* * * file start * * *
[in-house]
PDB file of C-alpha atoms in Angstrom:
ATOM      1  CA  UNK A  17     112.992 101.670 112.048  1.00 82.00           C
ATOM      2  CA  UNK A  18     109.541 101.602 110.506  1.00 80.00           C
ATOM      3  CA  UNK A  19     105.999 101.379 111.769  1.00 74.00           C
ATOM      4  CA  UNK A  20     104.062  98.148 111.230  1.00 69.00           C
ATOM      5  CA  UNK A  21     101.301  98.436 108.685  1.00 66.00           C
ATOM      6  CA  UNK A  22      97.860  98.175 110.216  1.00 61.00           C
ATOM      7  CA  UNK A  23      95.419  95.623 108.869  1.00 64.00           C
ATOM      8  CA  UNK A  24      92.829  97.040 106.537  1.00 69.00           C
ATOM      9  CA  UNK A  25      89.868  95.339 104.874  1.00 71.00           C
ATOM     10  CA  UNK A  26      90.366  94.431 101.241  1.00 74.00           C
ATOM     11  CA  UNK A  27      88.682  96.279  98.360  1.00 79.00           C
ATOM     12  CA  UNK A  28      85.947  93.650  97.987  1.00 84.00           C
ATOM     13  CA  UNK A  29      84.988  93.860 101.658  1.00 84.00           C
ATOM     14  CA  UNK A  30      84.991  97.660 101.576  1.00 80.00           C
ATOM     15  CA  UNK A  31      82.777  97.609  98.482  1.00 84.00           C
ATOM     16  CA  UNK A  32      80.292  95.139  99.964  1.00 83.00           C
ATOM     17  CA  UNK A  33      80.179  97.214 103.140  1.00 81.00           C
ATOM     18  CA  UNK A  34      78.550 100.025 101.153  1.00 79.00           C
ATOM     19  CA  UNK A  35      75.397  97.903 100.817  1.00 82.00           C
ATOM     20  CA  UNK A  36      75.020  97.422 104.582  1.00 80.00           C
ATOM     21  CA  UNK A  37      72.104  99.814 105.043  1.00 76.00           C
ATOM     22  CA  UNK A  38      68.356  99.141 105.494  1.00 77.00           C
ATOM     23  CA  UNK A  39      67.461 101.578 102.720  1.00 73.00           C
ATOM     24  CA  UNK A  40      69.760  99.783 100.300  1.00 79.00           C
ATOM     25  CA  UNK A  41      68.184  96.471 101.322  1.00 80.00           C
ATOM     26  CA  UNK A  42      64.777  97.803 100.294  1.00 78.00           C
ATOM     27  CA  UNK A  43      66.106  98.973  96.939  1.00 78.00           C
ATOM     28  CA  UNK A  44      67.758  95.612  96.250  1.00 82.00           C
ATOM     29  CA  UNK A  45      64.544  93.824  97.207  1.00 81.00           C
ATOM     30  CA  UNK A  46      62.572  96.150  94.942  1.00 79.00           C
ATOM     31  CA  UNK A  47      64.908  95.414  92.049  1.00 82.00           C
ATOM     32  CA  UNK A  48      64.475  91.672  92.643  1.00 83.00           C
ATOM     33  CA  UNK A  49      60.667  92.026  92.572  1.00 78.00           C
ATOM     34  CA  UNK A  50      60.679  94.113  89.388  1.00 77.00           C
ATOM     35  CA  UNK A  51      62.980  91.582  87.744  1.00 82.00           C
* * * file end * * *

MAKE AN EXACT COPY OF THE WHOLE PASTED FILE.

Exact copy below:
[in-house]
PDB file of C-alpha atoms in Angstrom:
ATOM      1  CA  UNK A  17     112.992 101.670 112.048  1.00 82.00           C
ATOM      2  CA  UNK A  18     109.541 101.602 110.506  1.00 80.00           C
ATOM      3  CA  UNK A  19     105.999 101.379 111.769  1.00 74.00           C
ATOM      4  CA  UNK A  20     104.062  98.148 111.230  1.00 69.00           C
ATOM      5  CA  UNK A  21     101.301  98.436 108.685  1.00 66.00           C
ATOM      6  CA  UNK A  22      97.860  98.175 110.216  1.00 61.00           C
ATOM      7  CA  UNK A  23      95.419  95.623 108.869  1.00 64.00           C
ATOM      8  CA  UNK A  24      92.829  97.040 106.537  1.00 69.00           C
ATOM      9  CA  UNK A  25      89.868  95.339 104.874  1.00 71.00           C
ATOM     10  CA  UNK A  26      90.366  94.431 101.241  1.00 74.00           C
ATOM     11  CA  UNK A  27      88.682  96.279  98.360  1.00 79.00           C
ATOM     12  CA  UNK A  28      85.947  93.650  97.987  1.00 84.00           C
ATOM     13  CA  UNK A  29      84.988  93.860 101.658  1.00 84.00           C
ATOM     14  CA  UNK A  30      84.991  97.660 101.576  1.00 80.00           C
ATOM     15  CA  UNK A  31      82.777  97.609  98.482  1.00 84.00           C
ATOM     16  CA  UNK A  32      80.292  95.139  99.964  1.00 83.00           C
ATOM     17  CA  UNK A  33      80.179  97.214 103.140  1.00 81.00           C
ATOM     18  CA  UNK A  34      78.550 100.025 101.153  1.00 79.00           C
ATOM     19  CA  UNK A  35      75.397  97.903 100.817  1.00 82.00           C
ATOM     20  CA  UNK A  36      75.020  97.422 104.582  1.00 80.00           C
ATOM     21  CA  UNK A  37      72.104  99.814 105.043  1.00 76.00           C
ATOM     22  CA  UNK A  38      68.356  99.141 105.494  1.00 77.00           C
ATOM     23  CA  UNK A  39      67.461 101.578 102.720  1.00 73.00           C
ATOM     24  CA  UNK A  40      69.760  99.783 100.300  1.00 79.00           C
ATOM     25  CA  UNK A  41      68.184  96.471 101.322  1.00 80.00           C
ATOM     26  CA  UNK A  42      64.777  97.803 100.294  1.00 78.00           C
ATOM     27  CA  UNK A  43      66.106  98.973  96.939  1.00 78.00           C
ATOM     28  CA  UNK A  44      67.758  95.612  96.250  1.00 82.00           C
ATOM     29  CA  UNK A  45      64.544  93.824  97.207  1.00 81.00           C
ATOM     30  CA  UNK A  46      62.572  96.150  94.942  1.00 79.00           C
ATOM     31  CA  UNK A  47      64.908  95.414  92.049  1.00 82.00           C
ATOM     32  CA  UNK A  48      64.475  91.672  92.643  1.00 83.00           C
ATOM     33  CA  UNK A  49      60.667  92.026  92.572  1.00 78.00           C
ATOM     34  CA  UNK A  50      60.679  94.113  89.388  1.00 77.00           C
ATOM     35  CA  UNK A  51      62.980  91.582  87.744  1.00 82.00           C